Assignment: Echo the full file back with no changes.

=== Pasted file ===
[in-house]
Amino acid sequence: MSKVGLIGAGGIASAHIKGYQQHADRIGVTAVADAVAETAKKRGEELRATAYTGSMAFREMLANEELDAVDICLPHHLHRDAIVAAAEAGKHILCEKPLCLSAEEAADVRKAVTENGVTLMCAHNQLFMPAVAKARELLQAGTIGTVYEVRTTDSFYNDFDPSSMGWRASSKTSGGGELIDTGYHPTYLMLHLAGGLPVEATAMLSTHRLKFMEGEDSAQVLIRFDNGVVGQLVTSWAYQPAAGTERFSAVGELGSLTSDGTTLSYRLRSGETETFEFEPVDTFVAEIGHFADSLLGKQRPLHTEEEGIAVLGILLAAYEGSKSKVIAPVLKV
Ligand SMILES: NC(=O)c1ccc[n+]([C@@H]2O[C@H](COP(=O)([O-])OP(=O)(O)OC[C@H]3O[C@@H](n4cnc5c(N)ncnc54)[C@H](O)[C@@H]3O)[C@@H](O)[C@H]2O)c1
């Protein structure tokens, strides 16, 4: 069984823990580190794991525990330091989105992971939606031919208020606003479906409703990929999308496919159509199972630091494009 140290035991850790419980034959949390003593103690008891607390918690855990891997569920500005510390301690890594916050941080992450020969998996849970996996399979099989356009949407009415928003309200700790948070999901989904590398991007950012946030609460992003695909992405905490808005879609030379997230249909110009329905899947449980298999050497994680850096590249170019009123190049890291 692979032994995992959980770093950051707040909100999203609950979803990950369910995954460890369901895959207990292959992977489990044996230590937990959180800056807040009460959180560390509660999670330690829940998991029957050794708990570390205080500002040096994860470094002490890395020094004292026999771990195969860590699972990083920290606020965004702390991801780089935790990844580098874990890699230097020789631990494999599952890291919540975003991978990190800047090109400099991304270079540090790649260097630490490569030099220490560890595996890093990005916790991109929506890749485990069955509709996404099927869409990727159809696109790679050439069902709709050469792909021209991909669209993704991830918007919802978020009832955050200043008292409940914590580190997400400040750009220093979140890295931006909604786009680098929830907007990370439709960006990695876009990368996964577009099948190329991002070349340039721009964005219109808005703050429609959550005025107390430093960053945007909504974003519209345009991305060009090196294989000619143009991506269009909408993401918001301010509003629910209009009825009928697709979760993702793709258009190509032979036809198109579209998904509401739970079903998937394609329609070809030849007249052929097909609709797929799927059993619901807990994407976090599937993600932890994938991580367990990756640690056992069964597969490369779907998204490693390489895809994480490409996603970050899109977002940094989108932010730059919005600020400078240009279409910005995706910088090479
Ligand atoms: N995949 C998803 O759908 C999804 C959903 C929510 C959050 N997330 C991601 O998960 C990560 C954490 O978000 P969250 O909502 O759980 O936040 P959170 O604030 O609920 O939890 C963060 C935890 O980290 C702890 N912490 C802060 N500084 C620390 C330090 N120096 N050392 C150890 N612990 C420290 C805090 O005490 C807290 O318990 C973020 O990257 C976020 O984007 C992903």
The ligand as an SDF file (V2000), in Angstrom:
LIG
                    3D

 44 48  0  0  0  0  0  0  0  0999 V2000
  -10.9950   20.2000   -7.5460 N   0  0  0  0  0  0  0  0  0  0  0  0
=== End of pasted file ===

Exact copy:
[in-house]
Amino acid sequence: MSKVGLIGAGGIASAHIKGYQQHADRIGVTAVADAVAETAKKRGEELRATAYTGSMAFREMLANEELDAVDICLPHHLHRDAIVAAAEAGKHILCEKPLCLSAEEAADVRKAVTENGVTLMCAHNQLFMPAVAKARELLQAGTIGTVYEVRTTDSFYNDFDPSSMGWRASSKTSGGGELIDTGYHPTYLMLHLAGGLPVEATAMLSTHRLKFMEGEDSAQVLIRFDNGVVGQLVTSWAYQPAAGTERFSAVGELGSLTSDGTTLSYRLRSGETETFEFEPVDTFVAEIGHFADSLLGKQRPLHTEEEGIAVLGILLAAYEGSKSKVIAPVLKV
Ligand SMILES: NC(=O)c1ccc[n+]([C@@H]2O[C@H](COP(=O)([O-])OP(=O)(O)OC[C@H]3O[C@@H](n4cnc5c(N)ncnc54)[C@H](O)[C@@H]3O)[C@@H](O)[C@H]2O)c1
């Protein structure tokens, strides 16, 4: 069984823990580190794991525990330091989105992971939606031919208020606003479906409703990929999308496919159509199972630091494009 140290035991850790419980034959949390003593103690008891607390918690855990891997569920500005510390301690890594916050941080992450020969998996849970996996399979099989356009949407009415928003309200700790948070999901989904590398991007950012946030609460992003695909992405905490808005879609030379997230249909110009329905899947449980298999050497994680850096590249170019009123190049890291 692979032994995992959980770093950051707040909100999203609950979803990950369910995954460890369901895959207990292959992977489990044996230590937990959180800056807040009460959180560390509660999670330690829940998991029957050794708990570390205080500002040096994860470094002490890395020094004292026999771990195969860590699972990083920290606020965004702390991801780089935790990844580098874990890699230097020789631990494999599952890291919540975003991978990190800047090109400099991304270079540090790649260097630490490569030099220490560890595996890093990005916790991109929506890749485990069955509709996404099927869409990727159809696109790679050439069902709709050469792909021209991909669209993704991830918007919802978020009832955050200043008292409940914590580190997400400040750009220093979140890295931006909604786009680098929830907007990370439709960006990695876009990368996964577009099948190329991002070349340039721009964005219109808005703050429609959550005025107390430093960053945007909504974003519209345009991305060009090196294989000619143009991506269009909408993401918001301010509003629910209009009825009928697709979760993702793709258009190509032979036809198109579209998904509401739970079903998937394609329609070809030849007249052929097909609709797929799927059993619901807990994407976090599937993600932890994938991580367990990756640690056992069964597969490369779907998204490693390489895809994480490409996603970050899109977002940094989108932010730059919005600020400078240009279409910005995706910088090479
Ligand atoms: N995949 C998803 O759908 C999804 C959903 C929510 C959050 N997330 C991601 O998960 C990560 C954490 O978000 P969250 O909502 O759980 O936040 P959170 O604030 O609920 O939890 C963060 C935890 O980290 C702890 N912490 C802060 N500084 C620390 C330090 N120096 N050392 C150890 N612990 C420290 C805090 O005490 C807290 O318990 C973020 O990257 C976020 O984007 C992903």
The ligand as an SDF file (V2000), in Angstrom:
LIG
                    3D

 44 48  0  0  0  0  0  0  0  0999 V2000
  -10.9950   20.2000   -7.5460 N   0  0  0  0  0  0  0  0  0  0  0  0